Myth

I can’t buy a natural gas vehicle.

Fact

Most major automakers produce vehicles that run on natural gas. There are also companies certified by the U.S. Environmental Protection Agency that specialize in converting vehicles to run on natural gas.

Myth

Driving a compressed natural gas vehicle is dangerous.

Fact

Unlike gasoline or diesel fuel that create puddles when spilled, compressed natural gas is lighter than air, which means it rises into the air and dissipates. Compressed natural gas also has a higher ignition temperature, which makes it harder to burn.

Myth

Compressed natural gas vehicles don’t perform as well as petroleum based vehicles.

Fact

Natural gas vehicles perform similarly to gasoline or diesel vehicles in regards to power, acceleration and cruising speed. Since natural gas is less energy-dense than gasoline and diesel, natural gas vehicles generally have a shorter driving range.

Myth

Compressed natural gas vehicle emissions are worse than petroleum based vehicles.

Fact

Studies have shown that natural gas can reduce greenhouse gas emissions by 20 to 30 percent when compared with diesel and gasoline.

Propane/Autogas

Propane is a clean-burning fuel also known as liquefied petroleum gas.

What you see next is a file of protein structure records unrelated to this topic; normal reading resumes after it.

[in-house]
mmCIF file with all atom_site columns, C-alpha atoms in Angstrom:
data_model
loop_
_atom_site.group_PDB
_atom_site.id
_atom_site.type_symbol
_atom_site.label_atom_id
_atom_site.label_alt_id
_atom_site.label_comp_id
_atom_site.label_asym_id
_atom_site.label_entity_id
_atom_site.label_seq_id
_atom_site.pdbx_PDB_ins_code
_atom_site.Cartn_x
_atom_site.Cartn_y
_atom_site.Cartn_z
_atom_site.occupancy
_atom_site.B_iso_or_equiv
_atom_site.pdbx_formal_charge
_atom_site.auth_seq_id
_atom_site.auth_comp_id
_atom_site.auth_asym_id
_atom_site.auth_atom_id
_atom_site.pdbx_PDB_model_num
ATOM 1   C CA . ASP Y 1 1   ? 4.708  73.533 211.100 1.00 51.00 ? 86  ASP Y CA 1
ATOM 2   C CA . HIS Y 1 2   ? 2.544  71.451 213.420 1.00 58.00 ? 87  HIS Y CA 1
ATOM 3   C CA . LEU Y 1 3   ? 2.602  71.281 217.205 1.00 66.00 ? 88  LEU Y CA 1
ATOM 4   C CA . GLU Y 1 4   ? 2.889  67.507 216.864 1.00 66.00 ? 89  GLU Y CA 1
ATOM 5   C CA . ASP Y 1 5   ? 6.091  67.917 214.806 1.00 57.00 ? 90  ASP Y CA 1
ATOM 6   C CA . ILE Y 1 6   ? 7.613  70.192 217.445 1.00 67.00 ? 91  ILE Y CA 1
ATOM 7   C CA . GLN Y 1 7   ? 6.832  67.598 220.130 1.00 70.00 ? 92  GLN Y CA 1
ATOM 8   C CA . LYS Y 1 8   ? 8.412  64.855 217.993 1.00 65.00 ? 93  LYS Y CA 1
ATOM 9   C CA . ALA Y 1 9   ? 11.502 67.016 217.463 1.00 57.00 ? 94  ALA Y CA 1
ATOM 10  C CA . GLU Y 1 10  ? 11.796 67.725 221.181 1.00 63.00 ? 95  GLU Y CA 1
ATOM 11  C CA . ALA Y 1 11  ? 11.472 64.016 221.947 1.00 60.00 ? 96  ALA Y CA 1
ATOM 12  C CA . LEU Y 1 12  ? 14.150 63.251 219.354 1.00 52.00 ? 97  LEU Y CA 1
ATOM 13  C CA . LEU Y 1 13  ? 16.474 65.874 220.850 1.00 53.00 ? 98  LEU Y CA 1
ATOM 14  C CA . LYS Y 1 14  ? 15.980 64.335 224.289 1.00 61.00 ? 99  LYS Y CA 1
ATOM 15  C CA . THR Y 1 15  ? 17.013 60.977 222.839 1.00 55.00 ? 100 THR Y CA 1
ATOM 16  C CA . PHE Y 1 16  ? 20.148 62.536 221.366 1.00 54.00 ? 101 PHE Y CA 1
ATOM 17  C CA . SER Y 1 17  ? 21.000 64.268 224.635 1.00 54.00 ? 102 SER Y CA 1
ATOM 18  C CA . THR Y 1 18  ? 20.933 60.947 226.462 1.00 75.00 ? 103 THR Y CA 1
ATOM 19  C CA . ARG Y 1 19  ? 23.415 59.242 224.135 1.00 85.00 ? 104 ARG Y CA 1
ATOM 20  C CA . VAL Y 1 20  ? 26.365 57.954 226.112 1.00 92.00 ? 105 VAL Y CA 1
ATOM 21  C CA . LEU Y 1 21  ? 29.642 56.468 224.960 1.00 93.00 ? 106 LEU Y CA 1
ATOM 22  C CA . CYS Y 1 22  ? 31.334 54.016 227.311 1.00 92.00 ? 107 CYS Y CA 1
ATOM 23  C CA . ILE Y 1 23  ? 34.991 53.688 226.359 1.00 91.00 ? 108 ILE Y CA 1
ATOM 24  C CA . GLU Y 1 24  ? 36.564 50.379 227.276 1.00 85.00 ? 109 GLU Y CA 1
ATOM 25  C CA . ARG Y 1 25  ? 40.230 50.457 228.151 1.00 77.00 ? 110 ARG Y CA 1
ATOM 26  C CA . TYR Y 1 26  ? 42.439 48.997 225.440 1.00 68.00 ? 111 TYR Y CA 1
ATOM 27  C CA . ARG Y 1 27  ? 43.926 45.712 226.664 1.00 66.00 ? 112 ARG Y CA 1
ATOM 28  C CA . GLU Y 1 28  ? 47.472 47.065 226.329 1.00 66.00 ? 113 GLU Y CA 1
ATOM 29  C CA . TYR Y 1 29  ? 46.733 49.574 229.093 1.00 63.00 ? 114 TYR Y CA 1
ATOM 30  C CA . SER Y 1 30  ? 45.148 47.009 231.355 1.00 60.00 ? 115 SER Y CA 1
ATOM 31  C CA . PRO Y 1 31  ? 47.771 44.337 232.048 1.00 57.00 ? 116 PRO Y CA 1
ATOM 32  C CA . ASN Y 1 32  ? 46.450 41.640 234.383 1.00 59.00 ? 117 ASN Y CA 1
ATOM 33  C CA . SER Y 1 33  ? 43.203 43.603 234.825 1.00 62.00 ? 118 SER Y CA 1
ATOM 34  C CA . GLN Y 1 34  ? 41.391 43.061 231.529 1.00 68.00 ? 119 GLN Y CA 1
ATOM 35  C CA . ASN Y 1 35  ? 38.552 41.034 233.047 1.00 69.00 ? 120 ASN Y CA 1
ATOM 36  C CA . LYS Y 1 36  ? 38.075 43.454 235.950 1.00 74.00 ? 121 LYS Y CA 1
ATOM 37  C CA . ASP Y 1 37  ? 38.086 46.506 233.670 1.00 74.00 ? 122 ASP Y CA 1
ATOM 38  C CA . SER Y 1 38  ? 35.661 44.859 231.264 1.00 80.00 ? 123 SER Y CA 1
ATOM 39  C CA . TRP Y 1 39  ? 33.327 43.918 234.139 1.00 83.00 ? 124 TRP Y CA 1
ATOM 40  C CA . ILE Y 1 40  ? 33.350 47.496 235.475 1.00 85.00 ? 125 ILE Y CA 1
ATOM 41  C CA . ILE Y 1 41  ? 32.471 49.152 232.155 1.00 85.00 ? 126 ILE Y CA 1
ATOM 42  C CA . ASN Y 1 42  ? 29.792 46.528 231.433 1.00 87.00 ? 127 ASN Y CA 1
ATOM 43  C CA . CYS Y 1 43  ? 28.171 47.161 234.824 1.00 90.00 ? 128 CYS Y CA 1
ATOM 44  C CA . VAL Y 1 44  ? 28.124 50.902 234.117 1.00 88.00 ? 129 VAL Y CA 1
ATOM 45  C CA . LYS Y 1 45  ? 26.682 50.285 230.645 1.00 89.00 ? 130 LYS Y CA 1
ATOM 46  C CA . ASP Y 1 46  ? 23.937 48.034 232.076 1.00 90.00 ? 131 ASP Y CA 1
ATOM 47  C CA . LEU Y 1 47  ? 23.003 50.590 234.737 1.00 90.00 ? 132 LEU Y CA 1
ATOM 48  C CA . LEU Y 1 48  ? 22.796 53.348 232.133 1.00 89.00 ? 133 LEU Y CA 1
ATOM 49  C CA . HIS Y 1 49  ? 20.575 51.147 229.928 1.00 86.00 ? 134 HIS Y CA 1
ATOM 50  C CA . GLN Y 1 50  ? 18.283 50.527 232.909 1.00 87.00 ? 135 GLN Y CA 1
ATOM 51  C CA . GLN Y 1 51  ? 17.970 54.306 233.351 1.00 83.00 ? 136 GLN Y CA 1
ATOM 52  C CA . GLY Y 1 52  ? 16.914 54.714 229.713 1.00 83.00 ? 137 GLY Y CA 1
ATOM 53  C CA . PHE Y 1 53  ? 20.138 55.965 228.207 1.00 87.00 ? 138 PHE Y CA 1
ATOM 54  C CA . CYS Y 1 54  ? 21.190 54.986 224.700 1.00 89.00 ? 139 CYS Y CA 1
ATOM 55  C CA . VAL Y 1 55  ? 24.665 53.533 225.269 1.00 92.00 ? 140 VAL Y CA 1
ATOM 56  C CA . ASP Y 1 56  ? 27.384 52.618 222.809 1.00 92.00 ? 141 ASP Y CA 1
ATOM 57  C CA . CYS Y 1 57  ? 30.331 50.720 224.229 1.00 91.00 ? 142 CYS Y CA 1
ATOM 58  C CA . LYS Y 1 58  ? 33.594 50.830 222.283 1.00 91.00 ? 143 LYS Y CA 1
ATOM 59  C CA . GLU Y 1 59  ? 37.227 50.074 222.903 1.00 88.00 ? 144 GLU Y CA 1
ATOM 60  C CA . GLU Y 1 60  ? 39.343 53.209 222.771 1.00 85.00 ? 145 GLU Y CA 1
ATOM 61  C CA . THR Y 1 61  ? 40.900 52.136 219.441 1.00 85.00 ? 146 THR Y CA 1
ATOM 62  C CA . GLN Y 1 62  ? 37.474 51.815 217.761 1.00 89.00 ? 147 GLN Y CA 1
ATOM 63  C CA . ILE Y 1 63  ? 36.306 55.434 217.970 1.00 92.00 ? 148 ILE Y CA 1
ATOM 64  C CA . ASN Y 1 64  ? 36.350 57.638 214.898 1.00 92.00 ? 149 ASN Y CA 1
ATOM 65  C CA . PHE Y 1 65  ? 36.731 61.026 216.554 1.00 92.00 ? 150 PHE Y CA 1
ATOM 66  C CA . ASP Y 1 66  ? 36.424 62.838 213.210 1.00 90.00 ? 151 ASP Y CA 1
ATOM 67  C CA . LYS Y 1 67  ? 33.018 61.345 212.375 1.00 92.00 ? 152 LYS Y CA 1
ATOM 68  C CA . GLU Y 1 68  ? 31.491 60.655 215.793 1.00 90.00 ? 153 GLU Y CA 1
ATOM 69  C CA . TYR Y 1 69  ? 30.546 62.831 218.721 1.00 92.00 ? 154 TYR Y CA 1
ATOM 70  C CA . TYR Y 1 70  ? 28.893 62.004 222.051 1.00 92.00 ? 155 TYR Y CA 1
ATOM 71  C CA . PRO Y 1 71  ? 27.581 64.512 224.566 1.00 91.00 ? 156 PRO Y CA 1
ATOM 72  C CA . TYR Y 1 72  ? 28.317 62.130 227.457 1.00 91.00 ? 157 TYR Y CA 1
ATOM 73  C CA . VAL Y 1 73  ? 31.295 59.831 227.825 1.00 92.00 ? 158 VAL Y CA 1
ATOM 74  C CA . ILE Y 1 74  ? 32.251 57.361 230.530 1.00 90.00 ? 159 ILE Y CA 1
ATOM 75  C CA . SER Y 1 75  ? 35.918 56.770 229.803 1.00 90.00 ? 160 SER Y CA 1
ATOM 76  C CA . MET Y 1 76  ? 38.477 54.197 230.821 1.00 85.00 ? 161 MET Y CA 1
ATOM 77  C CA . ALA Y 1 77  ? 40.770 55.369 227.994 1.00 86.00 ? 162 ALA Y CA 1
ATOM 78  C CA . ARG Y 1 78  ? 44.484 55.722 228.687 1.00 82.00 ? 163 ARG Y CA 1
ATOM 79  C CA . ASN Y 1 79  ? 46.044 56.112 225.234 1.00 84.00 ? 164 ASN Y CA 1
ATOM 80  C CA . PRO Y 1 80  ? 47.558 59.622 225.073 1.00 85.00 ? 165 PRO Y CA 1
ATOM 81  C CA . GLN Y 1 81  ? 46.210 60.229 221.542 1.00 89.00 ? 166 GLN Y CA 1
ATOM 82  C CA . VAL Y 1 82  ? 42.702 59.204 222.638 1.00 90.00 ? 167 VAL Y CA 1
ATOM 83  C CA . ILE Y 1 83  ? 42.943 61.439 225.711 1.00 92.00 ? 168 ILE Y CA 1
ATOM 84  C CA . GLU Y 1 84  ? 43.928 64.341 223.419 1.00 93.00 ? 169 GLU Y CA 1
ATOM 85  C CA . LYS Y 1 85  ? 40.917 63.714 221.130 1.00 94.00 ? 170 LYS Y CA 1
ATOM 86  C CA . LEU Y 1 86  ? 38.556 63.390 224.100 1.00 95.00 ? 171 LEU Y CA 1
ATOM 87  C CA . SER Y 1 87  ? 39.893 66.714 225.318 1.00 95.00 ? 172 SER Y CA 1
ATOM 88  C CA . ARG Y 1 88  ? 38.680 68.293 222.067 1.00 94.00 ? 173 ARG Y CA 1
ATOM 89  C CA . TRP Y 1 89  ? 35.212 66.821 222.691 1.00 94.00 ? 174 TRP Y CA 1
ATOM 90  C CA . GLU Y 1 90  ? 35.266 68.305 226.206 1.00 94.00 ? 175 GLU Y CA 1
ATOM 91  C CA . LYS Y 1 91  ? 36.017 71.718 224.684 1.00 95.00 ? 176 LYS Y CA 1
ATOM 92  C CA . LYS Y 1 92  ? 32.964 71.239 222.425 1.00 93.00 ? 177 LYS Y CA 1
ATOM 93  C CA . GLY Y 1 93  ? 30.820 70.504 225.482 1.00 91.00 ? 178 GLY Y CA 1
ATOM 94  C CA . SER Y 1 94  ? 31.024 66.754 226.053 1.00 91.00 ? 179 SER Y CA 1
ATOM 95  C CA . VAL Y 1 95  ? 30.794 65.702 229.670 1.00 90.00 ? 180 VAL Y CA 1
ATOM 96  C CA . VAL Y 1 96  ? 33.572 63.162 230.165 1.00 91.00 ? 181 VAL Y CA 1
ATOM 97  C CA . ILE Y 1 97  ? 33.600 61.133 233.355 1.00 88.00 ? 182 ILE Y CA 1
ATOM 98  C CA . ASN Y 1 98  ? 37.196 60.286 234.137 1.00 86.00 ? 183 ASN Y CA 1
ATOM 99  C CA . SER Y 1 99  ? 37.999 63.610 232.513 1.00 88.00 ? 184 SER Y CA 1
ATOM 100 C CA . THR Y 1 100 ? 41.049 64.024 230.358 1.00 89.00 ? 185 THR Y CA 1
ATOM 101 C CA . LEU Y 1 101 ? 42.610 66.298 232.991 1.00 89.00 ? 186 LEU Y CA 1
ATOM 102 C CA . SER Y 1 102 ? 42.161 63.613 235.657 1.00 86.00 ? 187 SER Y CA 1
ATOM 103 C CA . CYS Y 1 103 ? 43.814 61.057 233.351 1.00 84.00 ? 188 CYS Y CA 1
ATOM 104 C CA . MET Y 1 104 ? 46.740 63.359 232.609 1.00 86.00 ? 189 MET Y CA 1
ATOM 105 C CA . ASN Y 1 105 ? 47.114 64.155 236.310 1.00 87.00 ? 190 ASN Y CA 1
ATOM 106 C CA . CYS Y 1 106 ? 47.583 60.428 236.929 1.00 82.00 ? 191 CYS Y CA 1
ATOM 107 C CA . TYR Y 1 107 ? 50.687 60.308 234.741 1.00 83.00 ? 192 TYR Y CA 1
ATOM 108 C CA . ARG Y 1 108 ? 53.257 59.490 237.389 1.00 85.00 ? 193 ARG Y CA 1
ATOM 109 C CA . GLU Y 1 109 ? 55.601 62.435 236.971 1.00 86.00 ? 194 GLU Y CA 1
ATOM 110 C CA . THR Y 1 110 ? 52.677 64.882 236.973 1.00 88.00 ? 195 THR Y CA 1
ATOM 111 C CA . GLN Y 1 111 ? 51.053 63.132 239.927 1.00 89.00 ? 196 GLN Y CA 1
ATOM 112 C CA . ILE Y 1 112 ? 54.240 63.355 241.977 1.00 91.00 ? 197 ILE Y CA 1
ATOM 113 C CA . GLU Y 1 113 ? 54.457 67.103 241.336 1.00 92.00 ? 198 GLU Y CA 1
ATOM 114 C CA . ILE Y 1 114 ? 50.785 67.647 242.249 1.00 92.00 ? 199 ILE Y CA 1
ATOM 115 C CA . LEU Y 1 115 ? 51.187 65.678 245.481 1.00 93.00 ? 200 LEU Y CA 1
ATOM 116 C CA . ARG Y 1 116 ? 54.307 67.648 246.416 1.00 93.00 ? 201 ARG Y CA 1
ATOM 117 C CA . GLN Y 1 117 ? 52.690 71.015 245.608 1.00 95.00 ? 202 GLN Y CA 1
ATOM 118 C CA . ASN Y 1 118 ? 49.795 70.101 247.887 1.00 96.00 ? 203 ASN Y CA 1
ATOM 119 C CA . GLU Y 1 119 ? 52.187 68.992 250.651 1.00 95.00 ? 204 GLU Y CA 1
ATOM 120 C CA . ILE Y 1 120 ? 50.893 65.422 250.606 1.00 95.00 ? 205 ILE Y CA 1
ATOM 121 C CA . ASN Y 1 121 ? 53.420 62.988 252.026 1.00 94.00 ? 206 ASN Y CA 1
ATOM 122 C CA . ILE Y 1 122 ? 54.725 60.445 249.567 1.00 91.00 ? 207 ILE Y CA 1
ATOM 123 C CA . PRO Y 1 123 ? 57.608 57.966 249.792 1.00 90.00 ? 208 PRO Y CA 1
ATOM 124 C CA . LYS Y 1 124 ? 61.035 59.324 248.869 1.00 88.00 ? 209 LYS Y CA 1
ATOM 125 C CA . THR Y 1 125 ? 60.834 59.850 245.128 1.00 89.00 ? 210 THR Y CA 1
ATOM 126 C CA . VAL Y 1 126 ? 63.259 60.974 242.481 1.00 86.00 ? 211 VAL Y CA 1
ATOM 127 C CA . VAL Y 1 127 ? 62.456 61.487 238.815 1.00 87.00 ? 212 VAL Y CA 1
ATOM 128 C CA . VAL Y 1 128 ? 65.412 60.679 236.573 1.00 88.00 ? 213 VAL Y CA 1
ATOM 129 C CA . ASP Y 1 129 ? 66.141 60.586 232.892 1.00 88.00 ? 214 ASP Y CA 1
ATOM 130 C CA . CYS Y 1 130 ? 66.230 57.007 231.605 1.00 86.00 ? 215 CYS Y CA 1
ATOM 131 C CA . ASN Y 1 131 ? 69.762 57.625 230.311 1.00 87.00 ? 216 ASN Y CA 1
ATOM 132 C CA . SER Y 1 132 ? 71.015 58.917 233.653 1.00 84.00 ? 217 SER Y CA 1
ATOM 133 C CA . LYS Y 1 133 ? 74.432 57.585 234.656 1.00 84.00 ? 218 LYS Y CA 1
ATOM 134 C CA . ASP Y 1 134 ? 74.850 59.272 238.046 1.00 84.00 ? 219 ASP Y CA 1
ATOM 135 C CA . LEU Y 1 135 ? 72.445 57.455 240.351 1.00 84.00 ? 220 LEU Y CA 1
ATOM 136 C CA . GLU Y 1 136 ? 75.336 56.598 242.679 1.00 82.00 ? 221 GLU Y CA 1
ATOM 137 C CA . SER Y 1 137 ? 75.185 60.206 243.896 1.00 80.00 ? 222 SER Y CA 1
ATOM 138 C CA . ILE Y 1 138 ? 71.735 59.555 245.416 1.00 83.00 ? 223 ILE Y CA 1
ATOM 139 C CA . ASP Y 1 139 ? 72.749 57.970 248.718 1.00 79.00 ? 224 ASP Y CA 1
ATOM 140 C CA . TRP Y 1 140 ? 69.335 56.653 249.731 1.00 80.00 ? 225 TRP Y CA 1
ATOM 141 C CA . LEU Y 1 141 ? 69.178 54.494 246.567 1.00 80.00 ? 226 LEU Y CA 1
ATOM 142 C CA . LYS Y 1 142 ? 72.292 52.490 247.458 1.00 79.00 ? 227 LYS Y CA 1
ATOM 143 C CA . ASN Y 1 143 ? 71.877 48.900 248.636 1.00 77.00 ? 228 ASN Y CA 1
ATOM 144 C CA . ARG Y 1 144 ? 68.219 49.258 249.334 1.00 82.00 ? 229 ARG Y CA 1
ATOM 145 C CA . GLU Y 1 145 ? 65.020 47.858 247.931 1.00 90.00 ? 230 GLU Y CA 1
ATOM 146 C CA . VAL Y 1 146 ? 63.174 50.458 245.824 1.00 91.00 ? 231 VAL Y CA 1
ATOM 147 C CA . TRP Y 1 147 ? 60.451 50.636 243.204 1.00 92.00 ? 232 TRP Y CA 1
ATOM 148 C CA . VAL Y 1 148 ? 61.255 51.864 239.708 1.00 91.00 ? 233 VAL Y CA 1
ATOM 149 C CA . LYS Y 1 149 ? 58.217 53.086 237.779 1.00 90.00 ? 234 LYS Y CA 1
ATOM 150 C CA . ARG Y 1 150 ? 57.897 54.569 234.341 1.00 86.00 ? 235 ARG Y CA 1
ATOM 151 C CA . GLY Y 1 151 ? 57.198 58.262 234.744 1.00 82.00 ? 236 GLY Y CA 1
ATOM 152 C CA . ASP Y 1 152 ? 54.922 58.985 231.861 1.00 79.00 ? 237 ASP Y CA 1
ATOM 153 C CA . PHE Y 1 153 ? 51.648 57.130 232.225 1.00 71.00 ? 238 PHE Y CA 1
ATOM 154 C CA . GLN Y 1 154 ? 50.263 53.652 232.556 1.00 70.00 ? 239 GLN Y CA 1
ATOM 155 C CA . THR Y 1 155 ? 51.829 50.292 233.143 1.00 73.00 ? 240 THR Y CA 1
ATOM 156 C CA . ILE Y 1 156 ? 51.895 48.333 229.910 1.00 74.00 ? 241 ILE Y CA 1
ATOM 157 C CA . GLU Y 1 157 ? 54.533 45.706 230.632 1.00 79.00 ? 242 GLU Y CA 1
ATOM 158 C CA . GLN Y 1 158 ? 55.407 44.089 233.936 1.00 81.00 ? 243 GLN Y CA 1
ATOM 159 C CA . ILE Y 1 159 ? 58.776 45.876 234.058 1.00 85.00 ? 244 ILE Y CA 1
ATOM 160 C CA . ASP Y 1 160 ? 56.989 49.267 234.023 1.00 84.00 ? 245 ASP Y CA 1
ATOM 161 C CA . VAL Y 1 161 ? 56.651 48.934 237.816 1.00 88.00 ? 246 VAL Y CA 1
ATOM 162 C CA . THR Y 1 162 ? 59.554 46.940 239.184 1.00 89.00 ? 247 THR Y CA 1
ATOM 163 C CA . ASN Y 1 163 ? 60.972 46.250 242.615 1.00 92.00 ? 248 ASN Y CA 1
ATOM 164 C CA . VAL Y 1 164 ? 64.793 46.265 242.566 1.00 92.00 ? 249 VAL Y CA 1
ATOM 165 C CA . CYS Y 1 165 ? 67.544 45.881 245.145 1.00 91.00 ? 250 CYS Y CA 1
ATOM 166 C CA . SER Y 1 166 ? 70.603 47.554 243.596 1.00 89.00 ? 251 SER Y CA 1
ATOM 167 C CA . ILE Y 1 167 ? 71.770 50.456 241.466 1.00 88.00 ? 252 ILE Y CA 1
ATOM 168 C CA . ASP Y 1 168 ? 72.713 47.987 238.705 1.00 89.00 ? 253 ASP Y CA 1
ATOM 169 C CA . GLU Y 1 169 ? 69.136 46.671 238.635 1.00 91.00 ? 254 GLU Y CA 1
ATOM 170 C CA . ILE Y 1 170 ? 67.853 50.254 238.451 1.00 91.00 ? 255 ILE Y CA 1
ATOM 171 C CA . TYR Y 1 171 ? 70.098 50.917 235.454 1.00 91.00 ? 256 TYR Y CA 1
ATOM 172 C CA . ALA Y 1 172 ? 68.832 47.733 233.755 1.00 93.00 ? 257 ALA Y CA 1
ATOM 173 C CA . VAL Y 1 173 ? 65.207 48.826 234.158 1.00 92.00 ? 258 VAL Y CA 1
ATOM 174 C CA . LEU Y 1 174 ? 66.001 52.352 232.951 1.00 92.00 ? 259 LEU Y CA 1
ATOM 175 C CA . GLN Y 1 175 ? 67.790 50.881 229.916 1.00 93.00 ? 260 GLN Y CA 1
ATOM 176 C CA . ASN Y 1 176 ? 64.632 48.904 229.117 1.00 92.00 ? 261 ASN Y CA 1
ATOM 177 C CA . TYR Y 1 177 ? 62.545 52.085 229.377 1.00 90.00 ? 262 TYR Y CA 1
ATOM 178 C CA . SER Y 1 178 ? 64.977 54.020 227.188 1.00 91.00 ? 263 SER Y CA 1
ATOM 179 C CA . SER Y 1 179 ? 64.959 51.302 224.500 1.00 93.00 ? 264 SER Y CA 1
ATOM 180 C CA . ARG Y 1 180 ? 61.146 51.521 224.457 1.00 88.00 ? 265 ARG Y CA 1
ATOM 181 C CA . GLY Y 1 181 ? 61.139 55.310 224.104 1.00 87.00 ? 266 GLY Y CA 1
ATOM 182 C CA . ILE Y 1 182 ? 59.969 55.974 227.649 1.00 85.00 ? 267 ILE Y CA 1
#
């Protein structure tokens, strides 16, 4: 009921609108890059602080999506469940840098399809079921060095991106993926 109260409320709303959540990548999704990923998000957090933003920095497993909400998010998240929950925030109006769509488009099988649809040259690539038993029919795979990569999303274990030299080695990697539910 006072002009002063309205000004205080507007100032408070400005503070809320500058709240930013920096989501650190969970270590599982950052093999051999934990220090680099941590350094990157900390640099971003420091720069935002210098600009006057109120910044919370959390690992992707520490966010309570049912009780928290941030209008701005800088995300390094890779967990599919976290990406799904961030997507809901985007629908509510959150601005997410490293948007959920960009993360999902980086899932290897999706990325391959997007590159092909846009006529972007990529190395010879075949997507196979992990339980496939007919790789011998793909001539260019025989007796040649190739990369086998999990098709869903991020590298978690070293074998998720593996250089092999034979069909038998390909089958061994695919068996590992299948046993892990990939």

Myth

My mechanic can’t work on propane vehicles.

Fact

Any mechanic can be trained on propane fuel systems. NFPA codes for propane vehicle maintenance are the same for gasoline and diesel vehicles, which means no facility upgrades are needed to service propane vehicles.

Myth

Propane vehicles are not safe.

Fact

Vehicles that operate on propane must pass the same safety standards as gasoline and diesel vehicles. Propane also has a higher ignition temperature than gasoline and propane tanks are 20 times more puncture-resistant than gasoline tanks.

Myth

I cannot buy a propane vehicle.

Fact

Approved as a clean, alterative fuel under the Clean Air Act of 1990, propane autogas is used to fuel buses, trucks, vans, taxis and other vehicles. Availability of propane vehicles is growing, specifically in the fleet segment.

Myth

Propane supply is limited.

Fact

While propane is a non-renewable source of energy, U.S. propane supplies are becoming increasingly abundant due to the increased supply of natural gas.

Electric

Electricity can also be used as a source of energy for vehicles. Some vehicles use electricity as a supplemental energy source while others use it as its sole source of power. Vehicles plug in to power sources and store energy in batteries.

Myth

There are no public charging stations for an electric vehicle.

Fact

There are currently almost 200 charging outlets across Indiana, and this number is growing. Some of these locations are free or charge a small fee for use.

Myth

I can’t afford an electric, plug-in hybrid or hybrid electric vehicle.

Fact

Currently, electric vehicle costs are higher than petroleum counterparts; however, prices are decreasing and fuel and maintenance costs are generally lower over time.

Myth

Indiana’s electricity is primarily from coal-fired plants so an electric vehicle does more harm to our environment than good.

Fact

While it is true that most of Indiana’s electricity comes from coal plants, an all electric vehicle emits 3,521 lbs. less CO2 than a conventional fueled vehicle.